Decoupling Performance Class and Quality Assurance testing—YES, and add Reliability

‘Functional Performance’ Classes cannot be equated with ‘Reliability’ classes–they are not the same. I have tried unsuccessfully in the past to put a disclaimer into the scope of these documents, to alert the readers that only an appropriate ‘Design-for-Reliability’ would assure reliability.
While good quality—and
IPC-6012 and IPC-6013 assure quality, is a requirement for reliability, it is far from sufficient. That is why we have IPC-D-279 and all the IPC-970x’s. Neither IPC-6012 nor IPC-6013 were written with reliability being in any way addressed. There is at least one documented situation—chip capacitors, where Class 3 product can fail before Class 2 product. If I can get Class 3 without cost penalty, sure, why not, but do I have to have it for reliable product—NO. In most cases, Class 3 is specified for contractual, not technical reasons, and because there is a more complete paper trail [which is not a bad thing].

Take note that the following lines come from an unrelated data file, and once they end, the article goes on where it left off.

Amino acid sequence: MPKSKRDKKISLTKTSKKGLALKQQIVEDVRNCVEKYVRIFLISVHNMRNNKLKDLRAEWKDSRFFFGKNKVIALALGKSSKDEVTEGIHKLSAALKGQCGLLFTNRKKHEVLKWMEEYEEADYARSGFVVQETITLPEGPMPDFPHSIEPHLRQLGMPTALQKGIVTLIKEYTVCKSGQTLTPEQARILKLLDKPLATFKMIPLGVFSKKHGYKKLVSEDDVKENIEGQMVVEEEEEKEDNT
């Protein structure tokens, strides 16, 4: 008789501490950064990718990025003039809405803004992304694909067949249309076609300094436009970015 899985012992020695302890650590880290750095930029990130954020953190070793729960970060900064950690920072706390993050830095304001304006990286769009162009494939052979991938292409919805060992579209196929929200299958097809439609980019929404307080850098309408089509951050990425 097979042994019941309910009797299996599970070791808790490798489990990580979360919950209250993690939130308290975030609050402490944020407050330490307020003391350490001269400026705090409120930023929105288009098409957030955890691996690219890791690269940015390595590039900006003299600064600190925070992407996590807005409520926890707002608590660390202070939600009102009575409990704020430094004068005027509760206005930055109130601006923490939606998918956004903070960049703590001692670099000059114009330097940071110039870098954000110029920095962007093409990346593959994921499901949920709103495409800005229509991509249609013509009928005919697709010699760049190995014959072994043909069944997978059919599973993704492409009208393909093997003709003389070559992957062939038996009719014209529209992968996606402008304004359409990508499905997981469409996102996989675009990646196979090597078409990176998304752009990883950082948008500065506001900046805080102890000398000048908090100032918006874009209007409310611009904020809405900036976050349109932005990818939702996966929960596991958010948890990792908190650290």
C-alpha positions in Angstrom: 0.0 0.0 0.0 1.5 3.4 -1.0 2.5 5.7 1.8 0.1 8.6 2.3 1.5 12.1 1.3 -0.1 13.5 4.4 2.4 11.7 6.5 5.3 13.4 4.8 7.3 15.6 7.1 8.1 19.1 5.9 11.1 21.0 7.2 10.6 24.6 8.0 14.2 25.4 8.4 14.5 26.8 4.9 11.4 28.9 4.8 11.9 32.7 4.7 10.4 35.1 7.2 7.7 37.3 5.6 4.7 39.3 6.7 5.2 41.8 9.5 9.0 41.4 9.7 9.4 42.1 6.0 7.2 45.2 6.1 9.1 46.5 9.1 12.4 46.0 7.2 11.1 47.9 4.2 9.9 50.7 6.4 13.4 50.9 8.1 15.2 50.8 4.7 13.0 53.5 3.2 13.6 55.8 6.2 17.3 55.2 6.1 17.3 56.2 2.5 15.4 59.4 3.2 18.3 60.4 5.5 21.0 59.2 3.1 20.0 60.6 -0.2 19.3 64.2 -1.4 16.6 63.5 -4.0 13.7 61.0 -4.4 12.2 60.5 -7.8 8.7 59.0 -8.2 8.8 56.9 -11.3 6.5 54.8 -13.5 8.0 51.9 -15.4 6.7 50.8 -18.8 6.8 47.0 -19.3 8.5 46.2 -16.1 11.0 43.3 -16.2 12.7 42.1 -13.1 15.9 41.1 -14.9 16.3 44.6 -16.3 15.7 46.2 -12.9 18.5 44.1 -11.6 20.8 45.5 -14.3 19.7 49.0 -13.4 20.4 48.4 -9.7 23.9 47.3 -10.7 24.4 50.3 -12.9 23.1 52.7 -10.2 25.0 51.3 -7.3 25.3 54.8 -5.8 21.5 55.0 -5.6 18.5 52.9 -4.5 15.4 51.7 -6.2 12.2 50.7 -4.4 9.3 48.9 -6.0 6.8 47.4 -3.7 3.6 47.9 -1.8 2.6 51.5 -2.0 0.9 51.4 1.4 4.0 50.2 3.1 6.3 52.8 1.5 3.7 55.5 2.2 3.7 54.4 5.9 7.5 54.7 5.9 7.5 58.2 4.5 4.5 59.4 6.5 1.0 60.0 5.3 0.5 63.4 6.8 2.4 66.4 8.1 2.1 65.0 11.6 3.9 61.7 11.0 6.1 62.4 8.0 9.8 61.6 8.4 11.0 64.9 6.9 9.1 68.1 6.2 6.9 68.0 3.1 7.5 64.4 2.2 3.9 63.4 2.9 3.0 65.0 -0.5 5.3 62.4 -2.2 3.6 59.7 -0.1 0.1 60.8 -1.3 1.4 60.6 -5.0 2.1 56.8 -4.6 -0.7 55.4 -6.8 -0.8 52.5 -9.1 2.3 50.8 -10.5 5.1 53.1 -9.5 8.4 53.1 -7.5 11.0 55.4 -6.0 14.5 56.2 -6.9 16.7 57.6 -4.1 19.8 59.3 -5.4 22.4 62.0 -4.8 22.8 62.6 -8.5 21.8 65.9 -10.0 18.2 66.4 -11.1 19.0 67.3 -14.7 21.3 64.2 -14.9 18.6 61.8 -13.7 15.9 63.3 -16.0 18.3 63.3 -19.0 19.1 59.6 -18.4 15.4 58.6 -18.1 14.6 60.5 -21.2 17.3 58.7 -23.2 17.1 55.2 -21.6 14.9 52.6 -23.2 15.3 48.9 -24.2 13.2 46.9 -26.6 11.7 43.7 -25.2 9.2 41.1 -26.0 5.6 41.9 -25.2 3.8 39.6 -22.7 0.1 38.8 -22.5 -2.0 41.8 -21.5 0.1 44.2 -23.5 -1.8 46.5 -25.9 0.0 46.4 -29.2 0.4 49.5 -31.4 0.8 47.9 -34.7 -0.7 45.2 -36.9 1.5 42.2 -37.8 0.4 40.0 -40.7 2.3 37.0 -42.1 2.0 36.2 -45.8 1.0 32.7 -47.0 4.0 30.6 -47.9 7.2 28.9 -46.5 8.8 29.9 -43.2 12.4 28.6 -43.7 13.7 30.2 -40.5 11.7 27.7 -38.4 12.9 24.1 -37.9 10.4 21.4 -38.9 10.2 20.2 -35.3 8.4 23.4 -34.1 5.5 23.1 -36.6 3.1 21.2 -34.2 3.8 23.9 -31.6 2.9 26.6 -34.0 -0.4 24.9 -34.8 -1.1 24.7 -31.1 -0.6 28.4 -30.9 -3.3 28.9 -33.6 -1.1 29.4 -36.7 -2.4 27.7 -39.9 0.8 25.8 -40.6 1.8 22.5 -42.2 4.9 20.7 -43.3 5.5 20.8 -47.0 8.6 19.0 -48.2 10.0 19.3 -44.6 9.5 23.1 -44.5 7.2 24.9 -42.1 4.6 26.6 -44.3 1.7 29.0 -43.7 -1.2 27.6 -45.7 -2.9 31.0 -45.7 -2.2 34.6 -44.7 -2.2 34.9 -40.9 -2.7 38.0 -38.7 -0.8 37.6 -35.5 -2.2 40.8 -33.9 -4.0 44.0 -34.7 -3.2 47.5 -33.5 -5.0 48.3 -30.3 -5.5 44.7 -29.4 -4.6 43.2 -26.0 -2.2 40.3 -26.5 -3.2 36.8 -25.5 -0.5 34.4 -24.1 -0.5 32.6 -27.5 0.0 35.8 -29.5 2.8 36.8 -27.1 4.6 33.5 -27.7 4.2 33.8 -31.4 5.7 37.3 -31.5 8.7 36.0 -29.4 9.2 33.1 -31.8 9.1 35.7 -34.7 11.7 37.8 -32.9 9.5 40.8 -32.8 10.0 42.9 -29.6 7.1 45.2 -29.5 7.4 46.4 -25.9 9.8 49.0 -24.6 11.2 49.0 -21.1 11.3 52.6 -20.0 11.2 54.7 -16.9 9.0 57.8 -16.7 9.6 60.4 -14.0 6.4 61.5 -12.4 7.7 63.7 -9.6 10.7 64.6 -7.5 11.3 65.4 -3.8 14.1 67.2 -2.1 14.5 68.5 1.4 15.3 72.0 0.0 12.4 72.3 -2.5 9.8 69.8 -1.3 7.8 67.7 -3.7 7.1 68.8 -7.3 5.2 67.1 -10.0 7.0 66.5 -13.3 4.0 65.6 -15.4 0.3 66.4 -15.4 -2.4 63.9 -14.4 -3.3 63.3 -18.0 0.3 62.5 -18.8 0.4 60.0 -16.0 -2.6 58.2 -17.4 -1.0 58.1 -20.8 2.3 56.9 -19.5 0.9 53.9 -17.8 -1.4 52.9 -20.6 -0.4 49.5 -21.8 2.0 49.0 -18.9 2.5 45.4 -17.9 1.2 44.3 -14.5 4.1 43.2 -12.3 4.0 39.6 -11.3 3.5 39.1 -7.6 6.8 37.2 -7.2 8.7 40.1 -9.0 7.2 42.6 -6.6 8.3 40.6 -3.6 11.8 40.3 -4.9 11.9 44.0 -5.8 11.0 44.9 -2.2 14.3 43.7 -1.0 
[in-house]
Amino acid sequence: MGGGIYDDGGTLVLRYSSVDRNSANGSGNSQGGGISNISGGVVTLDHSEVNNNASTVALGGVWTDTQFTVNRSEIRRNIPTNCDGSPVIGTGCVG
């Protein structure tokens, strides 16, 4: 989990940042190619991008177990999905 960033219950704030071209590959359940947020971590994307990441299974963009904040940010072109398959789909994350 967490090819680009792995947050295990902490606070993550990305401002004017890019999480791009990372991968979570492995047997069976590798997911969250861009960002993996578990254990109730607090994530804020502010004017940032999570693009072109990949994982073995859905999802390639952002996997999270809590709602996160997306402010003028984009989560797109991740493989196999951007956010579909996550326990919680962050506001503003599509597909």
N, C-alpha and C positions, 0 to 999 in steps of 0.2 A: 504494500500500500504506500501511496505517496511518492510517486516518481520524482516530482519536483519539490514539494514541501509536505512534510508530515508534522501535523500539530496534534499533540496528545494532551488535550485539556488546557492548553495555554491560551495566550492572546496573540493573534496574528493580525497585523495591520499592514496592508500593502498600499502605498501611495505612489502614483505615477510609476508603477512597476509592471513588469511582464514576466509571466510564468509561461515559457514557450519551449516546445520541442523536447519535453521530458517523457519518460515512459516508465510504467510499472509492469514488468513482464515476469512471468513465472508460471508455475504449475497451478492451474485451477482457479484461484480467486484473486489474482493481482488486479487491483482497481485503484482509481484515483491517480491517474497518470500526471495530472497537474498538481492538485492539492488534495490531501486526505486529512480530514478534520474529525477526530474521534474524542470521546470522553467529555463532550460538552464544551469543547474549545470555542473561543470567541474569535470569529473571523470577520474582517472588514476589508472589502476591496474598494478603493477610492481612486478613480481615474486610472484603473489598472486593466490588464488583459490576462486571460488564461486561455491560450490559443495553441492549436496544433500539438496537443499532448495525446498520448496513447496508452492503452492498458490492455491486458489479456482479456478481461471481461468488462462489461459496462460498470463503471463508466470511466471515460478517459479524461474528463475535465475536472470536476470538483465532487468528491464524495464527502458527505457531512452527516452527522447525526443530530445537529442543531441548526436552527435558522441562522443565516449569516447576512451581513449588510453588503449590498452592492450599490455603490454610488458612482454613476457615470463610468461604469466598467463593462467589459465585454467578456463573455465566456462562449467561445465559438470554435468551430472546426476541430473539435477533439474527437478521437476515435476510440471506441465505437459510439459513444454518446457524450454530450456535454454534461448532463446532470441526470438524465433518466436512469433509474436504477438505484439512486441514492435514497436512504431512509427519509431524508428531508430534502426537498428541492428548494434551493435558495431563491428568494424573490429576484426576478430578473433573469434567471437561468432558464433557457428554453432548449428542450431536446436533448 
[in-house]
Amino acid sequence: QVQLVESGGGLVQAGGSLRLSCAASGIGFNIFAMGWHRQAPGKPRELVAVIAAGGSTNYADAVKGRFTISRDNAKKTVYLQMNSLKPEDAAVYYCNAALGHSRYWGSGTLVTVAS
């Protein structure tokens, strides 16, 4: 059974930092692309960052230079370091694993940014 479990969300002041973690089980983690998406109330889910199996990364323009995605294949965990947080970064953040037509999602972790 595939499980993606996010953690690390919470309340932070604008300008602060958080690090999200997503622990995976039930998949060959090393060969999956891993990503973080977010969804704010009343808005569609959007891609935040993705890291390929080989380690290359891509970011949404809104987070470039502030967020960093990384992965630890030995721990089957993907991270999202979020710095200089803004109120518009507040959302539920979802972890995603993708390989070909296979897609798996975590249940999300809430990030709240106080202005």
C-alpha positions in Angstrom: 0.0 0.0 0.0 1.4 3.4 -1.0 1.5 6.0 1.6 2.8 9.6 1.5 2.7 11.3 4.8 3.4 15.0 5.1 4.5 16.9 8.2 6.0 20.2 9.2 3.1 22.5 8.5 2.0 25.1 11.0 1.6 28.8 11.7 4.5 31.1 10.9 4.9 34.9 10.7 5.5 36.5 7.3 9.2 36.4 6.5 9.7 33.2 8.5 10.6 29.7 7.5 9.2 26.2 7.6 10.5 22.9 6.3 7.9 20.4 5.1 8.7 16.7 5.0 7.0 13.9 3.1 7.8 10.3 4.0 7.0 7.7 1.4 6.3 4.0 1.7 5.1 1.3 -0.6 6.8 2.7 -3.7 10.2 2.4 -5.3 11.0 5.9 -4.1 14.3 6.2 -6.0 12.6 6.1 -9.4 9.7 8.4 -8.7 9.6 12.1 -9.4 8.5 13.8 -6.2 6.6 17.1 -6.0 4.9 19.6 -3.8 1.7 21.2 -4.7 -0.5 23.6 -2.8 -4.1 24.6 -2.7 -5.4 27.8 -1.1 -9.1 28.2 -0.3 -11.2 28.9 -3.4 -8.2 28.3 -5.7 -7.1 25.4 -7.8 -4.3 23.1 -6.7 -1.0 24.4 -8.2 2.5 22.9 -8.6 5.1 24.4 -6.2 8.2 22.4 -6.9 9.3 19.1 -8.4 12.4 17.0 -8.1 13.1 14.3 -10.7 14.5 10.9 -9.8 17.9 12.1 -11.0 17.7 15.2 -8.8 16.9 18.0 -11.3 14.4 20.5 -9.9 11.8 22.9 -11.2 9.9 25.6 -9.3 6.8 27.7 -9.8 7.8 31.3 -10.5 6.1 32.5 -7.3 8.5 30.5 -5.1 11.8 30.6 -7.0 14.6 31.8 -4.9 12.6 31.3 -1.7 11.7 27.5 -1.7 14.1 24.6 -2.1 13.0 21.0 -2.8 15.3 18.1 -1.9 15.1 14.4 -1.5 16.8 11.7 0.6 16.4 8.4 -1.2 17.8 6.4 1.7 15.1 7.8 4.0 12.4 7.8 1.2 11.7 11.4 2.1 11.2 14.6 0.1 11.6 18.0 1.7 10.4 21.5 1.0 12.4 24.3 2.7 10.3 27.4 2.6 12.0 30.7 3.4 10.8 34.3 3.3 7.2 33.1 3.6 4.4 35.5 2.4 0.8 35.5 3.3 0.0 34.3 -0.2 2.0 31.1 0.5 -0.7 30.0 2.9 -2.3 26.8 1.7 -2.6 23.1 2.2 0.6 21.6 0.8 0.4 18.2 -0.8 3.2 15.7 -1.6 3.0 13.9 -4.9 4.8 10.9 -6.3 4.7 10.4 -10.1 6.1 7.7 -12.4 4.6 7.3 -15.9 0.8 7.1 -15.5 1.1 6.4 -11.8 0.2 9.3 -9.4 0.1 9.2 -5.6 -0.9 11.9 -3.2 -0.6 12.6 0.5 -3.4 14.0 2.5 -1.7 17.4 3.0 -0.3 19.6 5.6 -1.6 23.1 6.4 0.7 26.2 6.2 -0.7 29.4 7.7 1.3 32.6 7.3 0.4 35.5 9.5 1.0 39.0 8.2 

During APEX/EXPO there was talk about differentiating electronic packaging by applications. It also has become quite apparent, that because of the much higher soldering temperatures required for most RoHS-compliant Pb-free solders, the processing windows for many PCBs and components have significantly narrowed, jeopardizing the very survival during the assembly processes.

The consequence of this, it seems, it that survival, quality and long-term reliability [that is actually the title of a workshop I gave at APEX/EXPO] issues need to be addressed across the traditional boundaries demarcated by the various committees. This needs to start at the design and specification stage; the choice of base materials and their pertinent properties like Tg, Td and Alpha-2; the processing with such diverse considerations as copper plating thickness, peak soldering temperatures and the number of solder temperature excursions; when, where and how to bake out the moisture; and, of course, the severity of the operating environment, the expected life time and the acceptable failure probability.

With SnPb-soldering, much of this worked independently and often by pure serendipity—but all that came to an end June 1, 2006.

I do not know how to bring this interdependence to bear on the IPC committee structure so it is effective and avoids ‘turf wars,’ but it has to be given serious consideration.

Post a Comment

Required fields are marked *


%d bloggers like this: